Q: My company laid off 20% of our workforce right before the holidays. It was a big shock and we’re still reeling. I wasn’t laid off, but now I’m worried about my job stability—what if this is the first of multiple waves of layoffs or a sign that the company is failing? Should I look for a new job or wait it out anxiously?
A: Big layoffs can happen at any time, and holiday or not, they are most often a big shock to the organization. They do often breed nervousness about the stability of the company among what are often called the “survivors.” Take stock of the full situation before you panic though.
Consider why the layoff happened. What was the organization’s public statement? Was it a strategic move due to a change in direction? Did the company jettison one business but start hiring in another business? The specific impetus for the layoff is a huge part of how remaining employees should evaluate the organization and its future. Read everything published about the reduction ;internally and externally. Talk to colleagues in other areas of the organization to get a different perspective. Pay attention to what you already know about the business and its performance. If you saw that the company’s average billings fell 60% for the last three months, what would that tell you? You should know what makes the business strong and what puts it at risk, regardless of what your job is. Being tuned in to the business beyond your individual role can help you assess the future and anticipate future events.
But know that layoffs are not necessarily a sign that your company is failing. Reductions in force are part of the talent lifecycle – bringing people in, developing people, and transitioning people out. So, no, you do not need to start searching for a new job, but you shouldn’t just “wait it out anxiously” either. Always be prepared for the unexpected: keep your resume current, be able to clearly articulate your value to the organization, and take continual steps to develop yourself and make yourself more valuable to your employer. You should also reinforce with your manager your commitment to the company and your continued contributions to the organization.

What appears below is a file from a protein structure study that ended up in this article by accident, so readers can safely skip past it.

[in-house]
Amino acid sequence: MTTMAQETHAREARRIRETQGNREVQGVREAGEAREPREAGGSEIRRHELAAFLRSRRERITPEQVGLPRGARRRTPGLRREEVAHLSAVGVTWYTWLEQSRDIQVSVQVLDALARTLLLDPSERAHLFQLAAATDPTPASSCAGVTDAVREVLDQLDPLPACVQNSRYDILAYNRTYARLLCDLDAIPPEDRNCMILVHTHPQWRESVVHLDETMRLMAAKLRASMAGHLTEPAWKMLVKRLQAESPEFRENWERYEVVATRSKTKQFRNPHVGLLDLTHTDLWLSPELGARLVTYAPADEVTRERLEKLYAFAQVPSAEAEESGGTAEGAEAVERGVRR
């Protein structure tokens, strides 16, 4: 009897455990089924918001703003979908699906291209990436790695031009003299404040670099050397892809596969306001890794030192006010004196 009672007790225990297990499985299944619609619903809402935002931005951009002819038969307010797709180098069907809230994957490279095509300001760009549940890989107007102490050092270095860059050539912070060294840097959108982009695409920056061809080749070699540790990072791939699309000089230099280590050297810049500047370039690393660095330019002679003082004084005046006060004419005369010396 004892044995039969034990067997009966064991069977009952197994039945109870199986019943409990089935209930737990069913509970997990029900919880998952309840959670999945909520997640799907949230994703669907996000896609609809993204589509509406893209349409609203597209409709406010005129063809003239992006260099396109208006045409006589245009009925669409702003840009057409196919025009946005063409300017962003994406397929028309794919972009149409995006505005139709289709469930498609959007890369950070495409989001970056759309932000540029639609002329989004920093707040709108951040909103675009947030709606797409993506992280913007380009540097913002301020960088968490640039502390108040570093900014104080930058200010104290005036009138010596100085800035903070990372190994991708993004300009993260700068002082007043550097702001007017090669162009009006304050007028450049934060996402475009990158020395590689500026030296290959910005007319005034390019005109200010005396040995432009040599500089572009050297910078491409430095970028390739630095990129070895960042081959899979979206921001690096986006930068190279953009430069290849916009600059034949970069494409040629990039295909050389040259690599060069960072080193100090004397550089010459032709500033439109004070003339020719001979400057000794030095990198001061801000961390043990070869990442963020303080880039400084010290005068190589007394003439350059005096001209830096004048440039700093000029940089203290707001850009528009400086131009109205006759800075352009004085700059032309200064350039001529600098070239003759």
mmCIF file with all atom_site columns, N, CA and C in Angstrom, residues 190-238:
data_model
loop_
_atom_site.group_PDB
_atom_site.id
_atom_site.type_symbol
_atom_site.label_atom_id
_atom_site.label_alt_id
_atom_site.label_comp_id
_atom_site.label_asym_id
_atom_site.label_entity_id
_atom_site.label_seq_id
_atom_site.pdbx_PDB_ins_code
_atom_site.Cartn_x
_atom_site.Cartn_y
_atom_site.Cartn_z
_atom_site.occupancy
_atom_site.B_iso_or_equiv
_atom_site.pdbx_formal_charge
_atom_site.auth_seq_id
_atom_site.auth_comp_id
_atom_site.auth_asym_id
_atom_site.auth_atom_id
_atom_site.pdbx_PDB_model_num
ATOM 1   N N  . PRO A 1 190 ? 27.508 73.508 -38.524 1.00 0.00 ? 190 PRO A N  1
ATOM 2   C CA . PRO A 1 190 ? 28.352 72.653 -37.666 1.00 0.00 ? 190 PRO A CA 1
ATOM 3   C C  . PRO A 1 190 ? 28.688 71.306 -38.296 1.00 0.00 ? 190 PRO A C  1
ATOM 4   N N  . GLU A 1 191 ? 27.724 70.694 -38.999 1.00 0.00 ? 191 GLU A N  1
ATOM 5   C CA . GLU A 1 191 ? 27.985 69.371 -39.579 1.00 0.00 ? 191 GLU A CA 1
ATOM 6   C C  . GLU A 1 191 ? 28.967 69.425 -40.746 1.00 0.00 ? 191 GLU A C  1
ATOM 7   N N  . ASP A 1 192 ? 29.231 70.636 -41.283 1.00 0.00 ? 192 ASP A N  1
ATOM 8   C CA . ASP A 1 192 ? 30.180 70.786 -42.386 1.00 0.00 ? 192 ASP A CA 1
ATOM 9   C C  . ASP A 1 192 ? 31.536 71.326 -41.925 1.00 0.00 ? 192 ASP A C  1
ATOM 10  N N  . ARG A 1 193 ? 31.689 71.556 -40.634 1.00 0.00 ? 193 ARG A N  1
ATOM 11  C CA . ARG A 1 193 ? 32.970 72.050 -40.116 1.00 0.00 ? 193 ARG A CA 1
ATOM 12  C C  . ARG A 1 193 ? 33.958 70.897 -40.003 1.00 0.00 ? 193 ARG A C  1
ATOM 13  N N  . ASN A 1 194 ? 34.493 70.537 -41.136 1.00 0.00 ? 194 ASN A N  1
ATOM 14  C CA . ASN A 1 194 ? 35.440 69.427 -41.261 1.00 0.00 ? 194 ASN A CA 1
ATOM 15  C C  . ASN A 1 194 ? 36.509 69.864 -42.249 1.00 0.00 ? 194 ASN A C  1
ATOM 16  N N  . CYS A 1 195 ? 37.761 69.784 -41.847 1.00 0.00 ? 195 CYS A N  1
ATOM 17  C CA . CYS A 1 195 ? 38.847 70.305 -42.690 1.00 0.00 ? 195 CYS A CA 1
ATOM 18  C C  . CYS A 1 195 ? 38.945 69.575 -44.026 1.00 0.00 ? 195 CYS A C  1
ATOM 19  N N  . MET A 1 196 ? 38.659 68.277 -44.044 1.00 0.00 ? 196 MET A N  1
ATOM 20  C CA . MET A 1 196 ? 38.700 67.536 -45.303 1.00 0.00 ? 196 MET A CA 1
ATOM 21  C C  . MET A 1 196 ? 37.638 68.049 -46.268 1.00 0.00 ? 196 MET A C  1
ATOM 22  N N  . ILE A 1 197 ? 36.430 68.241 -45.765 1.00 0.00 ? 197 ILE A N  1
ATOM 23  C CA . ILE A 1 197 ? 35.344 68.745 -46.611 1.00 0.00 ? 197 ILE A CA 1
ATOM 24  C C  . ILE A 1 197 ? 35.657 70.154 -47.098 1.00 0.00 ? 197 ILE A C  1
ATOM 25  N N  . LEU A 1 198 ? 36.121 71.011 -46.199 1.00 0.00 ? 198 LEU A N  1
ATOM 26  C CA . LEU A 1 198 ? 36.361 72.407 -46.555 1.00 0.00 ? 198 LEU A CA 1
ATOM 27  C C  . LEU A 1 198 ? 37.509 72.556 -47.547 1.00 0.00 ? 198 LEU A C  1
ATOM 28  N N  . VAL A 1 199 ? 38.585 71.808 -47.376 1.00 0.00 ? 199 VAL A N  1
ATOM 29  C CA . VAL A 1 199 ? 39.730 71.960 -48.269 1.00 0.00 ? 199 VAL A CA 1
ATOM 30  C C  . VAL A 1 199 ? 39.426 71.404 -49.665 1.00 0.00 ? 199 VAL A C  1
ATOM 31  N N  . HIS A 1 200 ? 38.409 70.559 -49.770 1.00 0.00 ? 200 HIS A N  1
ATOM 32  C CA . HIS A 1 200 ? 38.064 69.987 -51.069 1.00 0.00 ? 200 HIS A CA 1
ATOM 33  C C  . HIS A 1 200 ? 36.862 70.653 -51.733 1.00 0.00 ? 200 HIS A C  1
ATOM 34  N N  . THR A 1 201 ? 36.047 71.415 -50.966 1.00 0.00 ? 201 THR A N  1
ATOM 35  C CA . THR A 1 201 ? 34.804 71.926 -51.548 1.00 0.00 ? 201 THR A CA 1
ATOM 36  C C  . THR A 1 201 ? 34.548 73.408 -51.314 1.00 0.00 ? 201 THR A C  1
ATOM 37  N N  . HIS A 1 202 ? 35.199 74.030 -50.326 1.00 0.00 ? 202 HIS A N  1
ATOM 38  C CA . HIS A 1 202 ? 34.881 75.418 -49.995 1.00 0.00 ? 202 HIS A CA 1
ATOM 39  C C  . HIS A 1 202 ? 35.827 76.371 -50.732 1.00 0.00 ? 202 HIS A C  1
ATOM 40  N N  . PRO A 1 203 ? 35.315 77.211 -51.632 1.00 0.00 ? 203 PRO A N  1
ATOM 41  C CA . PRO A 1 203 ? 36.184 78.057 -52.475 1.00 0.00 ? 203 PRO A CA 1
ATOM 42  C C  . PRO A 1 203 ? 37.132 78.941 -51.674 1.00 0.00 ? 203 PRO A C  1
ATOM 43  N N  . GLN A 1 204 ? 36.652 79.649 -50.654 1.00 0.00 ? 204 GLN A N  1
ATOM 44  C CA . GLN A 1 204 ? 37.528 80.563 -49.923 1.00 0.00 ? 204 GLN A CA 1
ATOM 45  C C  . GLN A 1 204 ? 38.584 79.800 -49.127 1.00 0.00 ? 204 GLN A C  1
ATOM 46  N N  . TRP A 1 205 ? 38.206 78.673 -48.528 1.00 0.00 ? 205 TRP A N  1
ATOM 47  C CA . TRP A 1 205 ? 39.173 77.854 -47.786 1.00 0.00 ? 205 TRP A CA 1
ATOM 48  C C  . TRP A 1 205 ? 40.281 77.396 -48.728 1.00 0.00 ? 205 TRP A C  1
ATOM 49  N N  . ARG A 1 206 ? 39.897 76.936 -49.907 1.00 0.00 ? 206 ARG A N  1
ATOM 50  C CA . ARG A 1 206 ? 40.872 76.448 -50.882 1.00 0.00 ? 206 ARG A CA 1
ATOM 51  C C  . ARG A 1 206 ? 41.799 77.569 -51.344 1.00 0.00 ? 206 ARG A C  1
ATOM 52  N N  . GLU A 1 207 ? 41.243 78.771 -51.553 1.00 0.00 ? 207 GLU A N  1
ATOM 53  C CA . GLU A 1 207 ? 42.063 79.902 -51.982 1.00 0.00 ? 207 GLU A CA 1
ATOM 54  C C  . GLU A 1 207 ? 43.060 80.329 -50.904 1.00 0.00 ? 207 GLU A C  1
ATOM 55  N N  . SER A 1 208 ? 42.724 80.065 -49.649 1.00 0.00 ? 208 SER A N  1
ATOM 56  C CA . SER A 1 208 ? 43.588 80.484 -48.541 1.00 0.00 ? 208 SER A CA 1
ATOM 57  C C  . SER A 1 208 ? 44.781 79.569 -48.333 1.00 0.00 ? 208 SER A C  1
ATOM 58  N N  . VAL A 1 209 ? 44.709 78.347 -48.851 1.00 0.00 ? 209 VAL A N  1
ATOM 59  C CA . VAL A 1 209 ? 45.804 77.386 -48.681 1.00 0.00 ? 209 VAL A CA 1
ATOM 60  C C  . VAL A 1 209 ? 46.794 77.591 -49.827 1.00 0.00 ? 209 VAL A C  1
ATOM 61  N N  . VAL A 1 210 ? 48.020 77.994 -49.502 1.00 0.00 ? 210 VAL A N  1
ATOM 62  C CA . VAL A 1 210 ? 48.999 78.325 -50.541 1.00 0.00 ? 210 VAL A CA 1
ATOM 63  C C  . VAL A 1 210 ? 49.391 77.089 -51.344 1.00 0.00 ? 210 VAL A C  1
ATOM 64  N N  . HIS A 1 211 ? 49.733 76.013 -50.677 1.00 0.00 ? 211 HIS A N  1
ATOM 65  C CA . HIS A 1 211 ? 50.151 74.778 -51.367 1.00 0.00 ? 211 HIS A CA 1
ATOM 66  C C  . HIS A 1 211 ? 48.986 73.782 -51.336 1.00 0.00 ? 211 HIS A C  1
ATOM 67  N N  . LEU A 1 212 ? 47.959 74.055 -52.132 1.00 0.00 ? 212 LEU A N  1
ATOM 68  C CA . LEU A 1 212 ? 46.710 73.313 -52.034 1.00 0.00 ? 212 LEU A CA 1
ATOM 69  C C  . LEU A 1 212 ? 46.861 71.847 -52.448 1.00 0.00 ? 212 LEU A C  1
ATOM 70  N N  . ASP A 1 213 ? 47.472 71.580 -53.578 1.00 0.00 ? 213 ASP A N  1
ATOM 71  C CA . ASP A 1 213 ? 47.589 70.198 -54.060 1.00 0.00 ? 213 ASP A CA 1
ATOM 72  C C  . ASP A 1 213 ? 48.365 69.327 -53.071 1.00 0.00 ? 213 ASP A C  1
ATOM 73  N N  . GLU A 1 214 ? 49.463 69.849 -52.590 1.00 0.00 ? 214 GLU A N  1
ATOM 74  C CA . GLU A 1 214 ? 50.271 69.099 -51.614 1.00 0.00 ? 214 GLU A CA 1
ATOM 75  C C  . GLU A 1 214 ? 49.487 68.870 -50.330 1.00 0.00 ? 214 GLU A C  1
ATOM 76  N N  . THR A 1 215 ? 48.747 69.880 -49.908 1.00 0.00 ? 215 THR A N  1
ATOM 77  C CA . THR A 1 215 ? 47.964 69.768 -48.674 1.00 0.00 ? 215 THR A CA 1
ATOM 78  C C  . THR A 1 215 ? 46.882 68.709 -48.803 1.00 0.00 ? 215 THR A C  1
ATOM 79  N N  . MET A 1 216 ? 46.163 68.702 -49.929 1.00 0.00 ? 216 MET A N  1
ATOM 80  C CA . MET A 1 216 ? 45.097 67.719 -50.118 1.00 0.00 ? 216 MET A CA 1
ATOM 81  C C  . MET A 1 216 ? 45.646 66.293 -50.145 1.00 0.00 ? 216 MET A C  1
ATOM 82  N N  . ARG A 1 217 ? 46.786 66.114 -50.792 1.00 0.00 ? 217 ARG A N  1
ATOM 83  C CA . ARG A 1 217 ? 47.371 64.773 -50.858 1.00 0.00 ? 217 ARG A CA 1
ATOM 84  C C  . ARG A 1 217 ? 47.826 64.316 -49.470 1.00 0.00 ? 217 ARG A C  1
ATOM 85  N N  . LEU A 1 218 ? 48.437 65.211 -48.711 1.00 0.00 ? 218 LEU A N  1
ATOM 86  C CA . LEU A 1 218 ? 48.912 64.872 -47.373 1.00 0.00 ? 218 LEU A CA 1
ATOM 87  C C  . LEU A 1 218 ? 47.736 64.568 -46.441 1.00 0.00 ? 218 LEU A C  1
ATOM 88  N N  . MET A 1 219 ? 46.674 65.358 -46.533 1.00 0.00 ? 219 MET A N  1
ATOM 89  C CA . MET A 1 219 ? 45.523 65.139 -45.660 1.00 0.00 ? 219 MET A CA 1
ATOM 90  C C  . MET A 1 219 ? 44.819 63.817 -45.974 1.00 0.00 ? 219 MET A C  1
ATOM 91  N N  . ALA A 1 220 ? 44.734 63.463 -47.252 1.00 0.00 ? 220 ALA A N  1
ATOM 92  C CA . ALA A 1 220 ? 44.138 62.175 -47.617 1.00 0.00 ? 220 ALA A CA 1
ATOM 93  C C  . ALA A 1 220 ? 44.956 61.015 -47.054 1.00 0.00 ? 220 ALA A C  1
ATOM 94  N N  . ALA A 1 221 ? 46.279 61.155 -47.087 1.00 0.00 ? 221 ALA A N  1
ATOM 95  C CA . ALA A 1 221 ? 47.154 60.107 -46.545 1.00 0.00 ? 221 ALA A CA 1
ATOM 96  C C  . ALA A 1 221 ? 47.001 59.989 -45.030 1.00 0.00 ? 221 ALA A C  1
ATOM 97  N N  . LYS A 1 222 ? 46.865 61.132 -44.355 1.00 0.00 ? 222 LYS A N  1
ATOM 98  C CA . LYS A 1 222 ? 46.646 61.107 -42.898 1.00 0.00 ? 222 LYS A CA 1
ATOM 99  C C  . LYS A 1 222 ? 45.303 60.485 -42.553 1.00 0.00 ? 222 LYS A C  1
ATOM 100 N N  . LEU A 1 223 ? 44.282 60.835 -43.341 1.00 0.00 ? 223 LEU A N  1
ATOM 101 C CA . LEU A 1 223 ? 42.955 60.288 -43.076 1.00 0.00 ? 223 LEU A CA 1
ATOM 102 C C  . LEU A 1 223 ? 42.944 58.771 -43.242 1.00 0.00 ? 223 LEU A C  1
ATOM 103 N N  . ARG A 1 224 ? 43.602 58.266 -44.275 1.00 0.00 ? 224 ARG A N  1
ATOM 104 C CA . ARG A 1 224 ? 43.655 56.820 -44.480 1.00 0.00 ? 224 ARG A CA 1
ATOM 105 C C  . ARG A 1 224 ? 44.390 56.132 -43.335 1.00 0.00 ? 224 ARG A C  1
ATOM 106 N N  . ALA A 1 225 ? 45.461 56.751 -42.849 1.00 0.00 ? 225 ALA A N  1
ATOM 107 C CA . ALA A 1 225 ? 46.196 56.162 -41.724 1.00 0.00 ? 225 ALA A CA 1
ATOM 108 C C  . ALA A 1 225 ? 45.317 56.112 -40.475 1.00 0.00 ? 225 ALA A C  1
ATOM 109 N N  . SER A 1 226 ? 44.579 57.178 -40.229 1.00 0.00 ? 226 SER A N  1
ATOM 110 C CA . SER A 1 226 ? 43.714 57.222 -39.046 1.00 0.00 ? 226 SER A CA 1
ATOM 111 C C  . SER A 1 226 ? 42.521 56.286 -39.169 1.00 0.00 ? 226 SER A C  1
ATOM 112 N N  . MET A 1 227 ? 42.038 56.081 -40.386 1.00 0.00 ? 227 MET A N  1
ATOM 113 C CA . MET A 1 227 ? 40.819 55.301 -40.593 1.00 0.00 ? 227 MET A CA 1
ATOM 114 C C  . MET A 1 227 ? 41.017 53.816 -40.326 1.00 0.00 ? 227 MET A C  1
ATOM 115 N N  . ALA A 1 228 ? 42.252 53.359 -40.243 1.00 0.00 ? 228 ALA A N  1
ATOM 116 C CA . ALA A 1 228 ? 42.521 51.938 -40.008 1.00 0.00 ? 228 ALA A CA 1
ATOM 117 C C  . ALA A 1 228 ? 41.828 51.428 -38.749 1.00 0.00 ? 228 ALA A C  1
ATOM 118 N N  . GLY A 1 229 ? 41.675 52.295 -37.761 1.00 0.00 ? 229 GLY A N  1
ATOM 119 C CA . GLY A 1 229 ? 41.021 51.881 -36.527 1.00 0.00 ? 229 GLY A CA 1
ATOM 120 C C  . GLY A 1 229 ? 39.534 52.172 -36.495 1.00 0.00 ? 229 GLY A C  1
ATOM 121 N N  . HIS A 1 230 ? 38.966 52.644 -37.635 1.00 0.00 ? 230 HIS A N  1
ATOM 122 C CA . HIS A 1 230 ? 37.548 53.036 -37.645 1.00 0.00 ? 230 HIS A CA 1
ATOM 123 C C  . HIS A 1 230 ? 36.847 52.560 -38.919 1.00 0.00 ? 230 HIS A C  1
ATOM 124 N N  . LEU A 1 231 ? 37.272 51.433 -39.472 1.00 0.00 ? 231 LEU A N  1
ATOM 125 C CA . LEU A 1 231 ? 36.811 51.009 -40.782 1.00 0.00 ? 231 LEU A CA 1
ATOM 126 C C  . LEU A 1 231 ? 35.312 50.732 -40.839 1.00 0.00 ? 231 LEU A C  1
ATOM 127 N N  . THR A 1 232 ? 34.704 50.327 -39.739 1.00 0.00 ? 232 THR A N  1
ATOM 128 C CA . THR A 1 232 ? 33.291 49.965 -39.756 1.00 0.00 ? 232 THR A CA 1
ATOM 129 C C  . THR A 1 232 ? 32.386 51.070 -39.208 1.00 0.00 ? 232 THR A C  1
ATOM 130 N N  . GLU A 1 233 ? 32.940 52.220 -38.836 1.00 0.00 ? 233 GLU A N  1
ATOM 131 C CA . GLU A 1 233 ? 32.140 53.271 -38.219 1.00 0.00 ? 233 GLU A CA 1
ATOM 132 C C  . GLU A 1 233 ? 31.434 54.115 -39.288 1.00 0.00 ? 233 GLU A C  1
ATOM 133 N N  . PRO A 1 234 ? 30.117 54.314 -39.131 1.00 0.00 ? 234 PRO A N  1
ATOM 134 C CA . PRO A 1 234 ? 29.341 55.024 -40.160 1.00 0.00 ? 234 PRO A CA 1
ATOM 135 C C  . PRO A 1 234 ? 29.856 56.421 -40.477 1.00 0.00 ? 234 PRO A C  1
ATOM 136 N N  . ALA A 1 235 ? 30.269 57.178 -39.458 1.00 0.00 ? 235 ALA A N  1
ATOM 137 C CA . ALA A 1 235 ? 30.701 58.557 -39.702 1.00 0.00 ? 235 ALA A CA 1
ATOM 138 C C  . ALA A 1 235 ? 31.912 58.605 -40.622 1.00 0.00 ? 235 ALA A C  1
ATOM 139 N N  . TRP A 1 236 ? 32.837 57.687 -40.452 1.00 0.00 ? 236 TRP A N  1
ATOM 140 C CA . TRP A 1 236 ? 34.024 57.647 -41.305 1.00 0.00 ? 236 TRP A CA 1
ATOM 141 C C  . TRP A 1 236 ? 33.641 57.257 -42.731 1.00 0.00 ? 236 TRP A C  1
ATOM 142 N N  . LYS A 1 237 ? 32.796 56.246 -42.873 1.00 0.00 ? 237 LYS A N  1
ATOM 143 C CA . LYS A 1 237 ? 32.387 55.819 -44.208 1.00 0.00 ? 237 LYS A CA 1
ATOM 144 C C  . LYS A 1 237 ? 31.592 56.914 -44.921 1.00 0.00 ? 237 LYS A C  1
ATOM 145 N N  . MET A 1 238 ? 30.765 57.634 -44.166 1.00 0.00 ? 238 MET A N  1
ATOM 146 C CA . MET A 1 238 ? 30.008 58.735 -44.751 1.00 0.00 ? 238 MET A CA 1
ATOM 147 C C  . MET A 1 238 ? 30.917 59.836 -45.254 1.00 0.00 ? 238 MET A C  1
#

Many people in your situation will ask their managers directly if they should be worried about their jobs, which is fine. Managers are bound by confidentiality, and they may not be able to share information explicitly. Stay alert for general statements which may help you, Ultimately, the decisions that you make have to be your own, and managers can try to support you in that.
Regarding your individual standing in the organization, pay extra attention to the feedback you receive. Look for subtleties in what is being communicated to you. Where do you fall on the raise scale and what message does that send? Being on the high end of the raise scale and receiving a bonus, for example, demonstrates your value to the organization. Being given—or not given—highly sought after projects will also convey a message about your value. Take notice of these subtleties and communicate regularly with your manager to address any potential issues.
Layoffs can happen anywhere at any time, and it is good for any level employee to know how marketable they are. Don’t let your anxieties run wild, but be prepared. Have emergency savings, cultivate your professional network, and prep for however long it could take to find a new job. Ease your fears by balancing the reality of potential layoffs with preparation and mindfulness of the state of your organization and the economy of your industry.